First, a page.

Pristine nanotubes produced through a new process developed at
The nanotubes may then target and infiltrate the cancerous cells' nuclei, where the drugs can be released through sonication - that is, by shaking them.
The research led by
Most pancreatic cancer patients die within a year of diagnosis and have a five-year survival rate of 6 percent, partially because there is no method for early detection, according to the
"These findings are encouraging because they offer a potential delivery solution for pancreatic cancer patients whose tumors resist standard chemotherapy," Fleming said. "There are molecular and biological barriers to efficient delivery of chemotherapy to pancreatic cancer tumors, and these nanotubes might be able to make some of those irrelevant."
"This time, we were trying to work out how long the tubes should be and the extent of functionalization to maximize uptake by the cells," Barron said.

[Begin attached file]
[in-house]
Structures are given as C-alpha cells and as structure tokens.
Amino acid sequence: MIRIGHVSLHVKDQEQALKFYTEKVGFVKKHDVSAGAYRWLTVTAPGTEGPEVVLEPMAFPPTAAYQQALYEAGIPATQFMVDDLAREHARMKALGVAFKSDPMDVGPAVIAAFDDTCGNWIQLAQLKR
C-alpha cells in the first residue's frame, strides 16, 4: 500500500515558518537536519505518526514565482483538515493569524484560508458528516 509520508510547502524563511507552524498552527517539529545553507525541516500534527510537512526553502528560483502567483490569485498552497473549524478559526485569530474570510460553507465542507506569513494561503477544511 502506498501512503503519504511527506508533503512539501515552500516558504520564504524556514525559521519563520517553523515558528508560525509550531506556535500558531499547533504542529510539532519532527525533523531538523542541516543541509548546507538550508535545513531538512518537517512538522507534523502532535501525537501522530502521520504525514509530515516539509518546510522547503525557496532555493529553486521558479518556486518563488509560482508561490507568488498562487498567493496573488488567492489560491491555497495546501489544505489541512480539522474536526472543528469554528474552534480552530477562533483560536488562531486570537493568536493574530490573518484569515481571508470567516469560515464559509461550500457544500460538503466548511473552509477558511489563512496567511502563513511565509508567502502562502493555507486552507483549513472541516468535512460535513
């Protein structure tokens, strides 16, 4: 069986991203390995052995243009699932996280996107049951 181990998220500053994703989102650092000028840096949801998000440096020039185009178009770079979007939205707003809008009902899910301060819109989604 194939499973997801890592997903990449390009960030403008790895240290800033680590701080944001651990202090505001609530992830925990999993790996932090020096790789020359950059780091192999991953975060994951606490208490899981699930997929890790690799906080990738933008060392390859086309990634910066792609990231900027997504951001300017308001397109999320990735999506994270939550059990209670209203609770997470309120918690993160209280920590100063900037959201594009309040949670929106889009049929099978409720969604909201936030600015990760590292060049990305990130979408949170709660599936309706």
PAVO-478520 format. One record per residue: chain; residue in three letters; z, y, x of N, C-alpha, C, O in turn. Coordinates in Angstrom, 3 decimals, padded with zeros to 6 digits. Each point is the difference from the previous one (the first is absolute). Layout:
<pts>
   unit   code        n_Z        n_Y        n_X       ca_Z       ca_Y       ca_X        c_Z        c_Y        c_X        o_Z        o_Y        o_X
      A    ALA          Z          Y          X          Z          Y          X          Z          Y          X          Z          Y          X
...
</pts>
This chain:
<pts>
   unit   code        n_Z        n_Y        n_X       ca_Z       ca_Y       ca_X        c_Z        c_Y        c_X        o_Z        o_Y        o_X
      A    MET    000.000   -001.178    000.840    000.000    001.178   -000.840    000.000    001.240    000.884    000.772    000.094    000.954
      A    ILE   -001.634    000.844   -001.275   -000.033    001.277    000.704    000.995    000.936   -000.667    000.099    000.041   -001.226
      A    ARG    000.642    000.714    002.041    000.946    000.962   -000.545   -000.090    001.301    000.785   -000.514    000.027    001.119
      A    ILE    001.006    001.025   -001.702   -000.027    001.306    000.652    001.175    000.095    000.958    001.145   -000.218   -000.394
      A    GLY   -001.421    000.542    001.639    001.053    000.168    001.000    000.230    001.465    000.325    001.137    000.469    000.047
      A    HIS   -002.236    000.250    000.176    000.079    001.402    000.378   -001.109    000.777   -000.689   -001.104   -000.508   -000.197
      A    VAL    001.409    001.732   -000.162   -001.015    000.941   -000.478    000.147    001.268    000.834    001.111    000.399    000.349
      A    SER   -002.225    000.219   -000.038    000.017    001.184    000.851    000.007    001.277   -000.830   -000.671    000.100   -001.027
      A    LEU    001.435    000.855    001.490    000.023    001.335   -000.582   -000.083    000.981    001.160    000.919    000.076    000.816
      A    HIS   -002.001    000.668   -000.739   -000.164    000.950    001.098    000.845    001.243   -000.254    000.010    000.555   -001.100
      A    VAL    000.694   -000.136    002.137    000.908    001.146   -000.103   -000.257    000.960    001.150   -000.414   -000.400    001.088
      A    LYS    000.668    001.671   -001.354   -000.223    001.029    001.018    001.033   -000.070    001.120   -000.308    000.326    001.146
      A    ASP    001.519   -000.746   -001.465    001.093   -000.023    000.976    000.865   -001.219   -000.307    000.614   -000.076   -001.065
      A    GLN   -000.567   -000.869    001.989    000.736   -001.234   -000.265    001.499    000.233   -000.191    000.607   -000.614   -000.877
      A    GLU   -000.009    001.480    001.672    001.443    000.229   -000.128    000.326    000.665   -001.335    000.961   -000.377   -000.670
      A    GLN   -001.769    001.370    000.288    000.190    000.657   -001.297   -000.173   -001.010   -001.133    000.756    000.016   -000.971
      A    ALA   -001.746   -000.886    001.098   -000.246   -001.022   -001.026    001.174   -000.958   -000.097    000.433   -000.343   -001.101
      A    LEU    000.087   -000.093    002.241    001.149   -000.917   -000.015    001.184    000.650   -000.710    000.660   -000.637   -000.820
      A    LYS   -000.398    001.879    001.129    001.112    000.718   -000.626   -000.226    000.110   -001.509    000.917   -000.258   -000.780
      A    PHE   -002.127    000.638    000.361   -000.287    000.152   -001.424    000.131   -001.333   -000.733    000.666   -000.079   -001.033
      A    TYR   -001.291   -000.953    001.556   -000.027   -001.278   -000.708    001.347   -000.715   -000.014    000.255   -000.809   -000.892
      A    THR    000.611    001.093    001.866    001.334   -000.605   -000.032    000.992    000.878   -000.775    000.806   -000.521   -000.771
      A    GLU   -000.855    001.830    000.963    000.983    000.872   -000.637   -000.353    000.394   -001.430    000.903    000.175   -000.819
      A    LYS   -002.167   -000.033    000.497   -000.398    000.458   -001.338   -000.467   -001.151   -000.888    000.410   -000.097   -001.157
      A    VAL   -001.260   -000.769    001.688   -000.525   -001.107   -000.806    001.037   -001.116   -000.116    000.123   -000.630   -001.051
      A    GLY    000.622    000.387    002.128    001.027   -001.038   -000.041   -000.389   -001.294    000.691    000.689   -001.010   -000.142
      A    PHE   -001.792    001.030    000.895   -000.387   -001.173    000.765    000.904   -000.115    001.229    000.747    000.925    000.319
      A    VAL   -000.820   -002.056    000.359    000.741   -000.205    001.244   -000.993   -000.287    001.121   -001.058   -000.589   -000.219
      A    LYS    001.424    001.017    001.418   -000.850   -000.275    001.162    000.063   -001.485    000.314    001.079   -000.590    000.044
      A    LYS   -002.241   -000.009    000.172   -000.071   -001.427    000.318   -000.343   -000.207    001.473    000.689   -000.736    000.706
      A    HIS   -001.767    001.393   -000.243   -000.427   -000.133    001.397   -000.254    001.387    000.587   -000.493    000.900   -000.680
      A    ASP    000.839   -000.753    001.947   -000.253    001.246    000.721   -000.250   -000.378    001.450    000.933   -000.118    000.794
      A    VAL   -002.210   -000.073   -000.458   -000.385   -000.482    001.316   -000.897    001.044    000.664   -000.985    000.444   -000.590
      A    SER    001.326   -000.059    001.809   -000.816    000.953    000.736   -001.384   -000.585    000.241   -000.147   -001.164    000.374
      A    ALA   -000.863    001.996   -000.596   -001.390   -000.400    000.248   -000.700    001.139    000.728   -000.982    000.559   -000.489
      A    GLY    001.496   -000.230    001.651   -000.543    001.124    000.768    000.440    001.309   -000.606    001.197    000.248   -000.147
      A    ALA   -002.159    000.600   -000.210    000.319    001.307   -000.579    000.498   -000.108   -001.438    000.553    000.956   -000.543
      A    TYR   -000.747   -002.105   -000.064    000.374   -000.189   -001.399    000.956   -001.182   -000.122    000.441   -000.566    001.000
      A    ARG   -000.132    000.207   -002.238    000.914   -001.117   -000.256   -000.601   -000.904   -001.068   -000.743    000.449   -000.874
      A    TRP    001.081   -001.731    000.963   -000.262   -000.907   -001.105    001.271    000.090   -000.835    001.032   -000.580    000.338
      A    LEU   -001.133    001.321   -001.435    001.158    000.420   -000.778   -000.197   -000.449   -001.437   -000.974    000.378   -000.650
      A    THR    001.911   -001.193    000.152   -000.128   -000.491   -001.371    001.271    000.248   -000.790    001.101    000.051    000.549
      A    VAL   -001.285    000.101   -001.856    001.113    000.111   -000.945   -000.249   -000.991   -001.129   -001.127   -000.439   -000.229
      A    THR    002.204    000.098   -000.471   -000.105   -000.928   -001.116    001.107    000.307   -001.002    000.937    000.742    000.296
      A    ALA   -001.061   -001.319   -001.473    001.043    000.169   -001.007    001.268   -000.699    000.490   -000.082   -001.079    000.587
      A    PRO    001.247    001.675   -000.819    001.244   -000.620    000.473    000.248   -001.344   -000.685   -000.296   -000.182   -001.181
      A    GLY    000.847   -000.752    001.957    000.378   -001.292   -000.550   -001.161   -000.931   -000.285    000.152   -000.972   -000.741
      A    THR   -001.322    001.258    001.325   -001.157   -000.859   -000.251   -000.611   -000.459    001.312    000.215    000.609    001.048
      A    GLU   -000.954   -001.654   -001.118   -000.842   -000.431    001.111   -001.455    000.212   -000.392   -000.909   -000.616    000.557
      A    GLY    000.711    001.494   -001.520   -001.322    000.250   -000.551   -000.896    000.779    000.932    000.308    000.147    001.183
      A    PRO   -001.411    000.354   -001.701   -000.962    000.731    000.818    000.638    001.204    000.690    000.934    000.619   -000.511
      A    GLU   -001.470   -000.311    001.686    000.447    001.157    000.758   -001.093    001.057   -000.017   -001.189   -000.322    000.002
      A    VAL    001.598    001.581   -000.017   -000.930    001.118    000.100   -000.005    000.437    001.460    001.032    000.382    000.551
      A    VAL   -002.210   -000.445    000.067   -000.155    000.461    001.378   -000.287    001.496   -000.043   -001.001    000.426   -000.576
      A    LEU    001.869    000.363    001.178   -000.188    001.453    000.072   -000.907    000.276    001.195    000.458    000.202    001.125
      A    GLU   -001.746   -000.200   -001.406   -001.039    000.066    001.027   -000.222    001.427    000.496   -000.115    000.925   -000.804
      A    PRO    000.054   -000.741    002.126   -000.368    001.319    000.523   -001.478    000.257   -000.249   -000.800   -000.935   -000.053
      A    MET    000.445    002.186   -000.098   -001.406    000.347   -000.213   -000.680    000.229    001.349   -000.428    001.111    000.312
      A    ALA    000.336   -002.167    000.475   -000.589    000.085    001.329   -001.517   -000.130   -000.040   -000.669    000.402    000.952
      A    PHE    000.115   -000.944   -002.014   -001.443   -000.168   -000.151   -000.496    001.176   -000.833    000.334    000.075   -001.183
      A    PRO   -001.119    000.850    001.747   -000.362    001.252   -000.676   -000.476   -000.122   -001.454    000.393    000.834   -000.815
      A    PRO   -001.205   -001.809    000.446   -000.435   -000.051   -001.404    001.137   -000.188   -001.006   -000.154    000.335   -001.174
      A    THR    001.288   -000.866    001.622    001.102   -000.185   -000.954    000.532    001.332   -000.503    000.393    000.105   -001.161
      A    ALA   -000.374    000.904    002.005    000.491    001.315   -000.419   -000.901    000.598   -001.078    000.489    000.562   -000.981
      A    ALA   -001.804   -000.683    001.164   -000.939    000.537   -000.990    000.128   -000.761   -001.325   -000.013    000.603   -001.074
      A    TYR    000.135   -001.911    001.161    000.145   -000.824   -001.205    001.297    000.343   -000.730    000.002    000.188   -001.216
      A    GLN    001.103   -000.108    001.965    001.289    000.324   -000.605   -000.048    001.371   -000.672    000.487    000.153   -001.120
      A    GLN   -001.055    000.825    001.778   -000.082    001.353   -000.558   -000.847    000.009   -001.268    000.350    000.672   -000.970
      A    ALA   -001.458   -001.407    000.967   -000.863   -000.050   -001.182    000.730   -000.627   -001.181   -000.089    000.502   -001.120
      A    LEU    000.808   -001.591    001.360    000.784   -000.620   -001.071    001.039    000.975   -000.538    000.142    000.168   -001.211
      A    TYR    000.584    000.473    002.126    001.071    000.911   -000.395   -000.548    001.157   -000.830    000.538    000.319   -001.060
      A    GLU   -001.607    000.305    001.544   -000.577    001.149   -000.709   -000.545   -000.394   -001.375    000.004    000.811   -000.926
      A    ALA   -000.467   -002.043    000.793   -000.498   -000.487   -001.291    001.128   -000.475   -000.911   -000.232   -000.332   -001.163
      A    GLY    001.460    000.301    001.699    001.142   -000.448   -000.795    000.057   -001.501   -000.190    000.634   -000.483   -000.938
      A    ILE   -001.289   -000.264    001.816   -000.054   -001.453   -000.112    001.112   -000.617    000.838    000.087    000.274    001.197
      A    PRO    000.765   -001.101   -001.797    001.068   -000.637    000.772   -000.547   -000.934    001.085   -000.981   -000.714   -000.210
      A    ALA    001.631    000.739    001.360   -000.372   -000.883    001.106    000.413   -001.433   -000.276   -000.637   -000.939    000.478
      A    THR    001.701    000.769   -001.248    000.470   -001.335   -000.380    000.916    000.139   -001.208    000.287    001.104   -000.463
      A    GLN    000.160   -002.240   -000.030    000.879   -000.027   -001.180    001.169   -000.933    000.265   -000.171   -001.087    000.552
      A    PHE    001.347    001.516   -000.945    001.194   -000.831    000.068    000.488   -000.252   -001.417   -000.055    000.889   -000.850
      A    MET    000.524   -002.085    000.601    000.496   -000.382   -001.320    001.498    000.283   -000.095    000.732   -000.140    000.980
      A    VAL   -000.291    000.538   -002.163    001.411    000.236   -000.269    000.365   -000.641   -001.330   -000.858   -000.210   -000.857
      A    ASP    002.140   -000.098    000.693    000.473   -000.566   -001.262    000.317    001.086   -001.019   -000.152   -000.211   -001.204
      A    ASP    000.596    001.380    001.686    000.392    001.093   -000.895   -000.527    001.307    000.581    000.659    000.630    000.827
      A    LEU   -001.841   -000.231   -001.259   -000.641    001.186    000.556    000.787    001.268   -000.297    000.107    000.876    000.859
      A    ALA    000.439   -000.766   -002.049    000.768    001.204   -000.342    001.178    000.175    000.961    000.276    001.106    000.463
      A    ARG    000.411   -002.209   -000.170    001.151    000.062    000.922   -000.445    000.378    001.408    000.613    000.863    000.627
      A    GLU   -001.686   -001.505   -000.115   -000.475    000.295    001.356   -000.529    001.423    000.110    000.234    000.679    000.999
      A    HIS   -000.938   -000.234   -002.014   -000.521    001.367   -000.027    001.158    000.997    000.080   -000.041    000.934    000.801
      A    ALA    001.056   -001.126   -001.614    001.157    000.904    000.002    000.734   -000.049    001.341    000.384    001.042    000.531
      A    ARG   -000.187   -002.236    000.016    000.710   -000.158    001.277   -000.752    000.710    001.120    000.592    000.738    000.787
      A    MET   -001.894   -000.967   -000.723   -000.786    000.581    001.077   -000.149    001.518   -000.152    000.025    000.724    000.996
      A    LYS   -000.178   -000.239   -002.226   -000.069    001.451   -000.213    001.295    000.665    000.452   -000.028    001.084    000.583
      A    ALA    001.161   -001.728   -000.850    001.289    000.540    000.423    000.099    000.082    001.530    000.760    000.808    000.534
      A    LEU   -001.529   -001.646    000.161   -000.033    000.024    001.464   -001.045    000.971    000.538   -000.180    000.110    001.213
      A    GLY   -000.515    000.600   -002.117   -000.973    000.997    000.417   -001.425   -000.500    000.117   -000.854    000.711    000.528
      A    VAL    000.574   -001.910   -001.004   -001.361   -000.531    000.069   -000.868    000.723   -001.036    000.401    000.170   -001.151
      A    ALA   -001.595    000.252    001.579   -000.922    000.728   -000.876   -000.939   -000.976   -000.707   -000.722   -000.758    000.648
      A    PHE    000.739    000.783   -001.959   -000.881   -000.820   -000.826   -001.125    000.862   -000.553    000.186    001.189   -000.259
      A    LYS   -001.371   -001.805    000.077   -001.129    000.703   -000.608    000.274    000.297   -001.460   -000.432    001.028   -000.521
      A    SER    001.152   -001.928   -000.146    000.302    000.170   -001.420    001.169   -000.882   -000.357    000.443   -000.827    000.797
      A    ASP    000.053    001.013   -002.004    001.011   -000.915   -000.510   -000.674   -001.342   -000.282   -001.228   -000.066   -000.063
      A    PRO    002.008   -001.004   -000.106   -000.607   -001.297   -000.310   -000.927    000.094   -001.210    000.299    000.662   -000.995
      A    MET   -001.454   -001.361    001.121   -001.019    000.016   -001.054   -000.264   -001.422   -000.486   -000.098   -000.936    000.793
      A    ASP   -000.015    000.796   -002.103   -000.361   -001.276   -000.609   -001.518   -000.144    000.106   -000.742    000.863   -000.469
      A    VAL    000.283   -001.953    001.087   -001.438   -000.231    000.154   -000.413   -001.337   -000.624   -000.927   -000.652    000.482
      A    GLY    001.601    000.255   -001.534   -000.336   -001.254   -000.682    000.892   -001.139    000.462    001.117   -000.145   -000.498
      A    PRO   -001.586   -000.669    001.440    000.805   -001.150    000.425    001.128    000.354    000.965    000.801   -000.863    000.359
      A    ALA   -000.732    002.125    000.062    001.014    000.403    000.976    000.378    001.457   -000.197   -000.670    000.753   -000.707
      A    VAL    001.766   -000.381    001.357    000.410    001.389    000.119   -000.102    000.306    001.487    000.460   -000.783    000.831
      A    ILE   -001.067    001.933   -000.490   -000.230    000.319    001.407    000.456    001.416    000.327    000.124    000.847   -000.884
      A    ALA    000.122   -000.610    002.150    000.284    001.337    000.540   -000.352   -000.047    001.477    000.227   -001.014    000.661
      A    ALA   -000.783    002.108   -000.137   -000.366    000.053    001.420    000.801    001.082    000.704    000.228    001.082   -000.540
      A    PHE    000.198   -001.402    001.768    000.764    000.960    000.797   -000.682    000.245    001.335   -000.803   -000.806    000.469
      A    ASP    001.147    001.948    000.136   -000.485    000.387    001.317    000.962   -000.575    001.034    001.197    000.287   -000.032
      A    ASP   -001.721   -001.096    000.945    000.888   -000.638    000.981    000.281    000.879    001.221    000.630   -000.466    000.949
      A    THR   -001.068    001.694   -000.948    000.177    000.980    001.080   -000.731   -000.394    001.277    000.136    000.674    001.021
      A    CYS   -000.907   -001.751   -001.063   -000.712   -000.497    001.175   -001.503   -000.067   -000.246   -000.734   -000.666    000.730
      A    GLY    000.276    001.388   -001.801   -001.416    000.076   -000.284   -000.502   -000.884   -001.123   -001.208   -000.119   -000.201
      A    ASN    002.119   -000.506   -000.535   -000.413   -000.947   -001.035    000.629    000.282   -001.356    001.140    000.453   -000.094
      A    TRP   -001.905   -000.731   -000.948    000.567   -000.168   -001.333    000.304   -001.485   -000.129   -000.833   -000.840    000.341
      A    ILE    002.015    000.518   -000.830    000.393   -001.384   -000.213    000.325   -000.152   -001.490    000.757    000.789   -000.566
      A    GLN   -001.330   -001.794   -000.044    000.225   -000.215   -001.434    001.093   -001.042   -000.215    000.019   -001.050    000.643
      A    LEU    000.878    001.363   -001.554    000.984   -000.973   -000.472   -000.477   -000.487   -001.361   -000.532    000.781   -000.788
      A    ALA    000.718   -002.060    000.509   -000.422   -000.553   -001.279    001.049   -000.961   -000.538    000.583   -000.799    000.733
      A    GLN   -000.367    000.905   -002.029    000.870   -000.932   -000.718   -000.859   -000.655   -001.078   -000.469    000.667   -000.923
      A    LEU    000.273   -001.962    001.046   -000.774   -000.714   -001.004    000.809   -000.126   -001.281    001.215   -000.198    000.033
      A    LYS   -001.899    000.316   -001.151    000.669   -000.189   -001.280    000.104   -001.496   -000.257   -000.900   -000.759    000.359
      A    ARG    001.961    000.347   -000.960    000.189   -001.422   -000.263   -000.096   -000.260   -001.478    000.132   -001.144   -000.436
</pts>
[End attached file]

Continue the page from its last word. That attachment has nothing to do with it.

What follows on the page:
Several discoveries were key, he said. First,
The next step was to cut the nanotubes down to size. Very long nanotubes are floppy and hard to deal with, Barron said.
"Instead of ending up with a fluffy nanotube powder, we get something that looks like a hockey puck," Barron said. "It's not dense - it looks like a spongy puck - but you can cut it with a razor blade. You can weigh it and do accurate chemistry with it."
Barron's lab added polyethyleneimine (PEI) to the nanotube surfaces. In lab tests, the modified tubes were easily dispersed in liquid and able to pass through barriers into live cancer cells to infiltrate the nuclei. A small-molecule variant of PEI proved to be less toxic to cells than larger versions, Barron said.
"This research shows that the particles are small enough to get inside cells where you like them to be and that they may have an increased killing advantage - but that's still unknown," Fleming said.
Fleming, whose work focuses on improving drug delivery for pancreatic cancer, cautioned that more research is required. "The next step will be to test this approach in mice that have allografts taken from human tumors," he said. "The architecture of these tumors will more closely resemble that of human pancreatic cancer."
Keywords for this news article include: Chemicals, Chemistry, Nanotechnology,
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